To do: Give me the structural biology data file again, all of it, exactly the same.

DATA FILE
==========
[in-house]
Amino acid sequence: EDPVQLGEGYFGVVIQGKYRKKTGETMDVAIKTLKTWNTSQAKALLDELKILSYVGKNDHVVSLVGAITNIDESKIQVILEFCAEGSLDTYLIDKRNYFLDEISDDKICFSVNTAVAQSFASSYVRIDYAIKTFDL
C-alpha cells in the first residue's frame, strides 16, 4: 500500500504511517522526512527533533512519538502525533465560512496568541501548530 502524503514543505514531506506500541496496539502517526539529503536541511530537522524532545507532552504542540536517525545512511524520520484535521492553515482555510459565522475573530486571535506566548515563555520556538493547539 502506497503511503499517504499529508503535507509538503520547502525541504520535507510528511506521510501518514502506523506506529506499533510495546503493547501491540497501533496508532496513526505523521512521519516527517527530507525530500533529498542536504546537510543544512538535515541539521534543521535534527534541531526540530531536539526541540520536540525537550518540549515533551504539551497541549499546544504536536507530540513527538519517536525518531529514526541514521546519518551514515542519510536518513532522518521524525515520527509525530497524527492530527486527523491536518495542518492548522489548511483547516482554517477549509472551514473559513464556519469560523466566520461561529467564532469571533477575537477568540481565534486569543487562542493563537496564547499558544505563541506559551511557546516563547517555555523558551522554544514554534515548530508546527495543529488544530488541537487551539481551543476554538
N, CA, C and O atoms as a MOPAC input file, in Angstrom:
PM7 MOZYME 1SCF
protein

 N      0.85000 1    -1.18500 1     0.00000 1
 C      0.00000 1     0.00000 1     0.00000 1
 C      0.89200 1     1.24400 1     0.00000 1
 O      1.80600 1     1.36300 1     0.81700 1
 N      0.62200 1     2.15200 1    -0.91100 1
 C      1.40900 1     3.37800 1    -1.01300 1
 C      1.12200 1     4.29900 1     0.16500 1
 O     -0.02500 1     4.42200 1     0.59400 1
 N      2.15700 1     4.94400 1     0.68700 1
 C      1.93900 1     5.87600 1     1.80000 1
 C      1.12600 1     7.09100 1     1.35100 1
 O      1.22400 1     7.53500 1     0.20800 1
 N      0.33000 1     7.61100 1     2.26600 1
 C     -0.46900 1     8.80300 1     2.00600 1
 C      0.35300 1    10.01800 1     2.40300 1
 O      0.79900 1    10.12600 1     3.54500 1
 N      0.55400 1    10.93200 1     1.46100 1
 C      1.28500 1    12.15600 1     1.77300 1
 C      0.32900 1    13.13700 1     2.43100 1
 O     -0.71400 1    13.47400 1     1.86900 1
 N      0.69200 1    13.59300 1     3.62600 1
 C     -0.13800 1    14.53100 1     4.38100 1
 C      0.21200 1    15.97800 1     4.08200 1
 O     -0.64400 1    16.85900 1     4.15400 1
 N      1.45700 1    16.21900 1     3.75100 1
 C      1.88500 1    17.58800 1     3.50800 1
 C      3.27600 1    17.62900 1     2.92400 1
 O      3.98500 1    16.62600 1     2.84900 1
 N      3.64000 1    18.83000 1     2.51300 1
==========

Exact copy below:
[in-house]
Amino acid sequence: EDPVQLGEGYFGVVIQGKYRKKTGETMDVAIKTLKTWNTSQAKALLDELKILSYVGKNDHVVSLVGAITNIDESKIQVILEFCAEGSLDTYLIDKRNYFLDEISDDKICFSVNTAVAQSFASSYVRIDYAIKTFDL
C-alpha cells in the first residue's frame, strides 16, 4: 500500500504511517522526512527533533512519538502525533465560512496568541501548530 502524503514543505514531506506500541496496539502517526539529503536541511530537522524532545507532552504542540536517525545512511524520520484535521492553515482555510459565522475573530486571535506566548515563555520556538493547539 502506497503511503499517504499529508503535507509538503520547502525541504520535507510528511506521510501518514502506523506506529506499533510495546503493547501491540497501533496508532496513526505523521512521519516527517527530507525530500533529498542536504546537510543544512538535515541539521534543521535534527534541531526540530531536539526541540520536540525537550518540549515533551504539551497541549499546544504536536507530540513527538519517536525518531529514526541514521546519518551514515542519510536518513532522518521524525515520527509525530497524527492530527486527523491536518495542518492548522489548511483547516482554517477549509472551514473559513464556519469560523466566520461561529467564532469571533477575537477568540481565534486569543487562542493563537496564547499558544505563541506559551511557546516563547517555555523558551522554544514554534515548530508546527495543529488544530488541537487551539481551543476554538
N, CA, C and O atoms as a MOPAC input file, in Angstrom:
PM7 MOZYME 1SCF
protein

 N      0.85000 1    -1.18500 1     0.00000 1
 C      0.00000 1     0.00000 1     0.00000 1
 C      0.89200 1     1.24400 1     0.00000 1
 O      1.80600 1     1.36300 1     0.81700 1
 N      0.62200 1     2.15200 1    -0.91100 1
 C      1.40900 1     3.37800 1    -1.01300 1
 C      1.12200 1     4.29900 1     0.16500 1
 O     -0.02500 1     4.42200 1     0.59400 1
 N      2.15700 1     4.94400 1     0.68700 1
 C      1.93900 1     5.87600 1     1.80000 1
 C      1.12600 1     7.09100 1     1.35100 1
 O      1.22400 1     7.53500 1     0.20800 1
 N      0.33000 1     7.61100 1     2.26600 1
 C     -0.46900 1     8.80300 1     2.00600 1
 C      0.35300 1    10.01800 1     2.40300 1
 O      0.79900 1    10.12600 1     3.54500 1
 N      0.55400 1    10.93200 1     1.46100 1
 C      1.28500 1    12.15600 1     1.77300 1
 C      0.32900 1    13.13700 1     2.43100 1
 O     -0.71400 1    13.47400 1     1.86900 1
 N      0.69200 1    13.59300 1     3.62600 1
 C     -0.13800 1    14.53100 1     4.38100 1
 C      0.21200 1    15.97800 1     4.08200 1
 O     -0.64400 1    16.85900 1     4.15400 1
 N      1.45700 1    16.21900 1     3.75100 1
 C      1.88500 1    17.58800 1     3.50800 1
 C      3.27600 1    17.62900 1     2.92400 1
 O      3.98500 1    16.62600 1     2.84900 1
 N      3.64000 1    18.83000 1     2.51300 1